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Benzodiazepine
Bits & Pieces
by Erowid

The "Bits & Pieces" section is intended for random snippets of information which don't fit
easily elsewhere and/or which have been newly added, but not yet carefully categorized.


  • Benzodiazepines used in Emergency Medicine + Humor
    Benzodiazepines are used extensively in emergency medicine, to manage seizures, to calm people down, to reduce dangers associated with excitotoxcity (stimulants, hyperactivity), and many other emergency medical presentations. There is a humorous quip from emergency department docs that "The only thing benzos don't treat is benzo overdose [or addiction]." Although this is humorously overstated, partially in a self-critical way that benzos are overused by emergency medical professionals, they are a class of substances that have a huge range of applications in crisis situations.

  • Regular use Leads to Tolerance and Increased Dosages
    Benzodiazepines are well known for causing rapid tolerance to their effects. Using benzodiazepines daily or even several times per week can cause users to require substantially increased amounts to achieve their desired effects.

  • Withdrawal Risks: Anxiety, Insomnia, Seizures, Death
    Regular use of benzodiazepines leads to phyiscal addiction (strong withdrawal effects upon cessation of use). Stopping or reducing dosages can lead to mild to severe anxiety, including panic attacks, insomnia, and extreme dysphoria (very bad mood).

    Stopping chronic use of benzodiazepines without tapering dosages down can lead to very dangerous physical complications. Case reports include seizures, psychotic behaviour, and even death:


  • Memory Problems : Anterograde Amnesia #
    Benzodiazepines are well known for causing memory encoding problems, so that from the time the effects begin until the substance is substantially metabolized and out of the blood stream, memories may be lost (new ones not encoded). Memory becomes blurred, untrustworthy, and time passage can be difficult to account for. Higher doses, mixing with alcohol or other sedatives, certain benzodiazepines, and individual sensitivies all set how strong the amnesia is.

    There has been some work to try to reduce the amnesic effects of benzodiazepines and a variety of different chemicals have been tried to block this effect. Some success has been noted with:
    • Ascorbic Acid (Vitamin C) : There is some preliminary evidence that high doses of Vitamin C may reduce or block benzodiazepine amnesia.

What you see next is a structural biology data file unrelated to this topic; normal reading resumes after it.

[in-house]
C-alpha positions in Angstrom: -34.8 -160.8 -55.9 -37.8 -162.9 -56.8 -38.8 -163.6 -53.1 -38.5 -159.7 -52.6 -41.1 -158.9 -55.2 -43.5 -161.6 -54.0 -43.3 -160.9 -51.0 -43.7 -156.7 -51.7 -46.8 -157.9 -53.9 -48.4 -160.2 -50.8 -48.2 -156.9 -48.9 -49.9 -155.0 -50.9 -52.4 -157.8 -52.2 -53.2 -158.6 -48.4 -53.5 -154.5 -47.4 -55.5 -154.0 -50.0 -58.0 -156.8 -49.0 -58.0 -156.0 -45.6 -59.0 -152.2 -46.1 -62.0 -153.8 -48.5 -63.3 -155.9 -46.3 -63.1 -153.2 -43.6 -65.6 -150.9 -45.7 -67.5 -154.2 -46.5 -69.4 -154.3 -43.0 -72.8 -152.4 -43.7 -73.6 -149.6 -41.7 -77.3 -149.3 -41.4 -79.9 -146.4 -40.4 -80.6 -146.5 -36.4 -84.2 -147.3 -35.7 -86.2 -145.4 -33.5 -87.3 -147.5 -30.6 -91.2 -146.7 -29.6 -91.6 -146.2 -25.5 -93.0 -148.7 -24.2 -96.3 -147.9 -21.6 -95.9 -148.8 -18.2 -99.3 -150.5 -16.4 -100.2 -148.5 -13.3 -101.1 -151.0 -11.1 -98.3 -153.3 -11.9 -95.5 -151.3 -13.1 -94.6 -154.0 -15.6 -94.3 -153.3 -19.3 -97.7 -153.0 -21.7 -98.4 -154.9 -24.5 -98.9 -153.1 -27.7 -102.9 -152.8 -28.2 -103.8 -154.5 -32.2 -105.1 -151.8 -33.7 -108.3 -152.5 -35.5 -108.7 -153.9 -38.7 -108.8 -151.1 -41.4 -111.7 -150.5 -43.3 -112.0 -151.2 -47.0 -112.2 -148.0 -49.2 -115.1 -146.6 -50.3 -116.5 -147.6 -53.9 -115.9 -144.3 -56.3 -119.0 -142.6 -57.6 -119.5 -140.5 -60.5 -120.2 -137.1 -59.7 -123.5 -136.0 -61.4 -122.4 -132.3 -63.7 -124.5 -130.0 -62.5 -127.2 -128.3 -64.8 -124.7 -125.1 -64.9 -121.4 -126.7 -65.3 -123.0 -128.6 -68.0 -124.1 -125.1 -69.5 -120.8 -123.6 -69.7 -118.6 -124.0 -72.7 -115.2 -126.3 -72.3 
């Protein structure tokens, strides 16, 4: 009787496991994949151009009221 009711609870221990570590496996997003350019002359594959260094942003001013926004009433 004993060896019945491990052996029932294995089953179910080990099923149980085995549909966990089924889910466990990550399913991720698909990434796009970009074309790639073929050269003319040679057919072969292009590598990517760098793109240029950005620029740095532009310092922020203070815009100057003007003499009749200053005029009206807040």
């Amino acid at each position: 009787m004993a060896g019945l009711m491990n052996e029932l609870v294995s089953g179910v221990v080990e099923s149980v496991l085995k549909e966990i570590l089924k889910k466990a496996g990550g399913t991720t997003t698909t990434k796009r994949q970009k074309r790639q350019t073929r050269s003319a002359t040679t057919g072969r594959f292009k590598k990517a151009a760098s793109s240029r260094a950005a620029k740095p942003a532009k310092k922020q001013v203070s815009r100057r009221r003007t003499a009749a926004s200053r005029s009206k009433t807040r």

• Parle M, Dhingra D. Ascorbic Acid : a promising memory-enhancer in mice. J PHarmacol Sci. 2003 Oct; 93(2):129-135. [PubMed Abstract]
    • Piracetam : Piracetam at high doses has been shown to reduce amnesic effects in several drugs, including benzodiazepines.
      • Pan JC, Zhang SS. [Antagonism of piracetam on the amnestic effect of diazepam in mice]. Yao Xue Xue Bao. 1996;31(2):91-4. [PubMed Abstract]
      • Lenegre A, Chermat R, Avril I, Steru L, Porsolt RD. Specificity of piracetam's anti-amnesic activity in three models of amnesia in the mouse. Pharmacol Biochem Behav. 1988 Mar;29(3):625-9. [ PubMed Abstract ]
    • Vinpocetine : Some evidence that vinpocetine may reduce amnesic effects of benzodiazepines.
      • Bhatti JZ, Hindmarch I. Vinpocetine effects on cognitive impairments produced by flunitrazepam. Int Clin Psychopharmacol. 1987 Oct;2(4):325-31. [ PubMed Abstract ]
      • Storm G, Oosterhuis B, Sollie FA, Visscher HW, Sommer W, Beitinger H, Jonkman JH. Lack of pharmacokinetic interaction between vinpocetine and oxazepam. Br J Clin Pharmacol. 1994 Aug;38(2):143-6. [ PubMed Abstract ] (note this did not show memory improvements)

  • Erowid's Benzo Rule #1: Careful! Do not take high doses with high-dose opioids or high-dose alcohol, especially if you are alone.#
    The best way to die with benzos on board is to be taking a lot of something else, too, and maybe the benzos make it so you forgot what else you took. Or maybe you're just trying to calm some bad side effects and now you're down the rabbit hole with opioids, alcohol, stims, and (of course) cannabis. Note that high-dose benzos and opioids are commonly used in surgery and other monitored medical procedures, where experts are monitoring a person's perfusion, heart rate, respiration rate, and blood oxygen levels. Benzos of all stripes also commonly show up on coroner's toxicology reports alongside opioids and alcohol. Careful.

  • Erowid's Benzo Rule #2a: Do not increase your dose over time.
    Because of the rapid tolerance most people experience when using benzodiazepines and related drugs, there is a tendency to gradually increase dose and/or frequency in order to try to achieve the same effect that one got at one's favorite effect level. Stick to your dose regimen and don't increase your dosage. Just don't. The primary problems associated with benzodiazepine use are from changes in dose or frequency (excluding the problem of potentially fatal results from combining high-dose benzo plus high-dose opioid).

  • Erowid's Benzo Rule #2b: If you need more, wait longer, take less.
    Do not increase your dose without it being a pre-planned target that you consult on with your doctor and/or partner before you do. If you need more, wait a little longer and take less than your normal dosage or the same amount: do not increase your per-dose amount. Add as a mantra that benzos confuse, blur, or blot out memories. You might not remember having taken the most recent dose. Wait longer, take less.